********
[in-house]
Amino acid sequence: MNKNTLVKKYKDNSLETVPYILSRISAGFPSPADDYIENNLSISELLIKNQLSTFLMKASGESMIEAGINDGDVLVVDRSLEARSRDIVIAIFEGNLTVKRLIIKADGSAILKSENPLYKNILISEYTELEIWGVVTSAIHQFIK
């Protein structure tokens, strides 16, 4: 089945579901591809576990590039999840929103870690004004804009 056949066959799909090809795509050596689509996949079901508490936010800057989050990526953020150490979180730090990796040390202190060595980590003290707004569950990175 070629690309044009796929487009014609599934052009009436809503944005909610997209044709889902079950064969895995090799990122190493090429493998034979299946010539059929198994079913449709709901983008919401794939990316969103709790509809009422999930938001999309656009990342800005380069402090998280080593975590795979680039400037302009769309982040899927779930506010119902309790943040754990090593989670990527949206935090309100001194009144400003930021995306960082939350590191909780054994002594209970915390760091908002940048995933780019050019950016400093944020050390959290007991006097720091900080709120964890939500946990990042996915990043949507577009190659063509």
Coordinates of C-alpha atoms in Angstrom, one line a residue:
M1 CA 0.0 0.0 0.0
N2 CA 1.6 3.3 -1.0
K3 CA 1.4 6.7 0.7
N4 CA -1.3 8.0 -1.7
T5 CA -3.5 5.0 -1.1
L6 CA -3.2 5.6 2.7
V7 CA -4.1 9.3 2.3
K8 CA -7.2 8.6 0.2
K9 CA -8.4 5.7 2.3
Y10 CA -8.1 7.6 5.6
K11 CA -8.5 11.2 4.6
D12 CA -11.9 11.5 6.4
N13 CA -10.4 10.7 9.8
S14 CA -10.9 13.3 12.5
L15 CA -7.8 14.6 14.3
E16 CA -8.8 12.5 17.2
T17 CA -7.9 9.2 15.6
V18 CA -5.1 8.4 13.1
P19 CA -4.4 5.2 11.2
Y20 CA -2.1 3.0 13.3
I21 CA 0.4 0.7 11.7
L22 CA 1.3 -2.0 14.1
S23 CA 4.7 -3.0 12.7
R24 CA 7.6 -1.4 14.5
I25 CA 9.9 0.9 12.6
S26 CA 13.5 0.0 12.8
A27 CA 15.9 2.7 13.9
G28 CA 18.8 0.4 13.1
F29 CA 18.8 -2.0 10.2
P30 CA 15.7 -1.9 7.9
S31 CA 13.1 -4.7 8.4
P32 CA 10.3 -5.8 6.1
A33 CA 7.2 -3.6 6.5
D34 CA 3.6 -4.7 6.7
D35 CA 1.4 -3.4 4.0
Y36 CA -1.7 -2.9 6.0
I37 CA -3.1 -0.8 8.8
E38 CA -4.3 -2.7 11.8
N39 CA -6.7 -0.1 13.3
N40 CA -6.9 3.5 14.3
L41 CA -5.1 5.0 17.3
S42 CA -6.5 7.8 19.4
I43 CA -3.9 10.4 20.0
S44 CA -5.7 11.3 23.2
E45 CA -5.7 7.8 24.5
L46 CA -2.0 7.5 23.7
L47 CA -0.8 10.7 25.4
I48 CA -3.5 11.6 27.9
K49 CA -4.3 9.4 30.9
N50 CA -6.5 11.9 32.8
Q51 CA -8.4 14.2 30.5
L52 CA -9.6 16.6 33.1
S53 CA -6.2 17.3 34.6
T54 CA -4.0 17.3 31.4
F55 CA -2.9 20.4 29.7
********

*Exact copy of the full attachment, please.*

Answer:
[in-house]
Amino acid sequence: MNKNTLVKKYKDNSLETVPYILSRISAGFPSPADDYIENNLSISELLIKNQLSTFLMKASGESMIEAGINDGDVLVVDRSLEARSRDIVIAIFEGNLTVKRLIIKADGSAILKSENPLYKNILISEYTELEIWGVVTSAIHQFIK
């Protein structure tokens, strides 16, 4: 089945579901591809576990590039999840929103870690004004804009 056949066959799909090809795509050596689509996949079901508490936010800057989050990526953020150490979180730090990796040390202190060595980590003290707004569950990175 070629690309044009796929487009014609599934052009009436809503944005909610997209044709889902079950064969895995090799990122190493090429493998034979299946010539059929198994079913449709709901983008919401794939990316969103709790509809009422999930938001999309656009990342800005380069402090998280080593975590795979680039400037302009769309982040899927779930506010119902309790943040754990090593989670990527949206935090309100001194009144400003930021995306960082939350590191909780054994002594209970915390760091908002940048995933780019050019950016400093944020050390959290007991006097720091900080709120964890939500946990990042996915990043949507577009190659063509």
Coordinates of C-alpha atoms in Angstrom, one line a residue:
M1 CA 0.0 0.0 0.0
N2 CA 1.6 3.3 -1.0
K3 CA 1.4 6.7 0.7
N4 CA -1.3 8.0 -1.7
T5 CA -3.5 5.0 -1.1
L6 CA -3.2 5.6 2.7
V7 CA -4.1 9.3 2.3
K8 CA -7.2 8.6 0.2
K9 CA -8.4 5.7 2.3
Y10 CA -8.1 7.6 5.6
K11 CA -8.5 11.2 4.6
D12 CA -11.9 11.5 6.4
N13 CA -10.4 10.7 9.8
S14 CA -10.9 13.3 12.5
L15 CA -7.8 14.6 14.3
E16 CA -8.8 12.5 17.2
T17 CA -7.9 9.2 15.6
V18 CA -5.1 8.4 13.1
P19 CA -4.4 5.2 11.2
Y20 CA -2.1 3.0 13.3
I21 CA 0.4 0.7 11.7
L22 CA 1.3 -2.0 14.1
S23 CA 4.7 -3.0 12.7
R24 CA 7.6 -1.4 14.5
I25 CA 9.9 0.9 12.6
S26 CA 13.5 0.0 12.8
A27 CA 15.9 2.7 13.9
G28 CA 18.8 0.4 13.1
F29 CA 18.8 -2.0 10.2
P30 CA 15.7 -1.9 7.9
S31 CA 13.1 -4.7 8.4
P32 CA 10.3 -5.8 6.1
A33 CA 7.2 -3.6 6.5
D34 CA 3.6 -4.7 6.7
D35 CA 1.4 -3.4 4.0
Y36 CA -1.7 -2.9 6.0
I37 CA -3.1 -0.8 8.8
E38 CA -4.3 -2.7 11.8
N39 CA -6.7 -0.1 13.3
N40 CA -6.9 3.5 14.3
L41 CA -5.1 5.0 17.3
S42 CA -6.5 7.8 19.4
I43 CA -3.9 10.4 20.0
S44 CA -5.7 11.3 23.2
E45 CA -5.7 7.8 24.5
L46 CA -2.0 7.5 23.7
L47 CA -0.8 10.7 25.4
I48 CA -3.5 11.6 27.9
K49 CA -4.3 9.4 30.9
N50 CA -6.5 11.9 32.8
Q51 CA -8.4 14.2 30.5
L52 CA -9.6 16.6 33.1
S53 CA -6.2 17.3 34.6
T54 CA -4.0 17.3 31.4
F55 CA -2.9 20.4 29.7